• Two-factor authentication (2FA)

Set up two-factor authentication and install an intrusion detection system that discovers brute force attacks.

  • Lockdown accounts after excessive login attempts

Locking an account and requiring people to contact IT for an unlock prevents hackers from constantly retrying passwords to try and log in.


Tech giants Apple, Google, and Microsoft are paving the way for a password-less future using the Fido standard, which replaces usernames and passwords with ‘passkeys’. This log-in information is stored directly on the device and can only be activated on the website when matched with biometric authentication. So what does this mean for users? It means no passwords, which makes users’ lives easier and makes them more likely to comply with cybersecurity measures.

How it works:

Users will be able to sync their Fido passkeys without having to log-in from the start on every new device. This means that Fido isn’t only a practical addition to passwords, it can actually replace them. The benefits of applying Fido are manifold. They’re easier and faster to use. Passkeys that are secured with biometric identification on another device like a mobile phone are faster to enter than manually writing passwords. Additionally, if you use a password manager, you’ll be able to log in to most websites and enter passwords by simply tapping a button that senses your fingerprints.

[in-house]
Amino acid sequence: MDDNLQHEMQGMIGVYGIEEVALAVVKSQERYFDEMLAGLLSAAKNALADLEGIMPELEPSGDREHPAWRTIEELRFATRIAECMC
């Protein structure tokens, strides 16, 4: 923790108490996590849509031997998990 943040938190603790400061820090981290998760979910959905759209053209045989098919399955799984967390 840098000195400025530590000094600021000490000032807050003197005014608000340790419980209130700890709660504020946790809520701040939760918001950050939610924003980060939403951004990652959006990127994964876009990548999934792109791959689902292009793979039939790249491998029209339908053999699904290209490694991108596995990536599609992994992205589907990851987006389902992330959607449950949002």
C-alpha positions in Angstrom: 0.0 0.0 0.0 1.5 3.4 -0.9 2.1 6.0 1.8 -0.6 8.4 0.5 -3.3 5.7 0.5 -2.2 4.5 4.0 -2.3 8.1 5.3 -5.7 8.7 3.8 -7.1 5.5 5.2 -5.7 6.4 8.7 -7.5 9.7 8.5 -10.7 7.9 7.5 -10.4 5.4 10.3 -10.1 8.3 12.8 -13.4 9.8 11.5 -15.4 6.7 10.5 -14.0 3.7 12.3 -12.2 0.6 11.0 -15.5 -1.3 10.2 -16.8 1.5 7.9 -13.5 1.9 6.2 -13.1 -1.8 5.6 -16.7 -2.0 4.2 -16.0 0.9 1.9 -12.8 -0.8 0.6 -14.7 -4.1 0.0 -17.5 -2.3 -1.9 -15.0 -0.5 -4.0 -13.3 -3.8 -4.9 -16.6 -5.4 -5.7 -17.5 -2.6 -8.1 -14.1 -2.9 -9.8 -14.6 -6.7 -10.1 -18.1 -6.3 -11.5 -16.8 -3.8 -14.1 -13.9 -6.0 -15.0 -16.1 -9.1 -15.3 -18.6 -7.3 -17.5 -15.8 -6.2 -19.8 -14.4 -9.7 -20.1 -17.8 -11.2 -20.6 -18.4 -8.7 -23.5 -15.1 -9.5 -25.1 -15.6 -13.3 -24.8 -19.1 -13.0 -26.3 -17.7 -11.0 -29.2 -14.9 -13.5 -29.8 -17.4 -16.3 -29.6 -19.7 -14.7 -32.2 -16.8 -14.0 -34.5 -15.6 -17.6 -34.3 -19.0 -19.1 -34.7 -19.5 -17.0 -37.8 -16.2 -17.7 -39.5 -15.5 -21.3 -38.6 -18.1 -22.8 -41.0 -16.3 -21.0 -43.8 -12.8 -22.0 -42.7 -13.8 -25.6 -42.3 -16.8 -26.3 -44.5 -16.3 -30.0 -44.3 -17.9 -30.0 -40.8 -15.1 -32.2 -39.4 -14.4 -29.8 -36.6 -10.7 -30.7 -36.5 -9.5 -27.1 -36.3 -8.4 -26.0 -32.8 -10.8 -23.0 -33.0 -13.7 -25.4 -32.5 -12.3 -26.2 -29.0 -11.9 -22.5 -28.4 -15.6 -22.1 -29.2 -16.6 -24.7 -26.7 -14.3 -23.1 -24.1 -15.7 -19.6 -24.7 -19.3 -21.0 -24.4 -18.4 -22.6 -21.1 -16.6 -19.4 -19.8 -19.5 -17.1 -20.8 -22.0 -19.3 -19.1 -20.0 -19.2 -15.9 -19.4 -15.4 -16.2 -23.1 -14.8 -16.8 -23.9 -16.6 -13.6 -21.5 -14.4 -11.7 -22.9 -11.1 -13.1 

It means less hassle for users in your organisation and more secure systems. Complexity is the main reason people don’t comply with security protocols. We’re creatures of habit that prefer shortcuts and efficiencies. Making people’s lives easier ensures compliance and fewer breaches. Password protection is one of the key solutions to combat bad practices by people. 61% of breaches are caused by leverage credentials, according to Verizon’s 2021 Data Breach Investigations Report. According to many security experts, it’s a lot more beneficial to move to a new form of authentication - no passwords - as opposed to trying to improve how we use passwords. After all, password protection methods like multi-factor authentication (MFA) still face resistance from users and decrease their efficiency. This is where the Fast Identity online FIDO Alliance comes in. With the aim of creating authentication methods that reduce the world’s reliance on passwords, FIDO is pioneering a password-less future with the support of tech giants like Amazon, Apple, Facebook and Google, who are members of the alliance. Using FIDO is one of the key innovations in combatting cyber-attacks. Complex passwords and multi-factor authentications are simply not enough anymore. “The problem is anything on a server can be manipulated, accounts stolen, resold on the dark web and stuffed – that’s the fundamental problem with knowledge-based authentication,” said FIDO’s executive director and CMO, Andrew Shikiar. FIDO makes public-key cryptography simple and usable so it can be easily implemented. “One thing we’ve seen through the decades is that for MFA to be adopted and sustained, it needs to be easy to use. With FIDO, it doesn’t really require any new security keys, it will be one thing, and you don’t need any ad hoc readers or anything like that,” Shikiar stated. “It’s a single gesture, user-friendly, public-key cryptography. That gesture could be touching a security key, it could be unlocking your phone – it’s that easy,” stated Shikiar. Fido keys are extremely practical for both organisations and consumers, especially since they’re supported by most cloud services, which means that one key can be used across different services. Ultimately, the future of security lies in simplicity, and FIDO might just be the way to get there.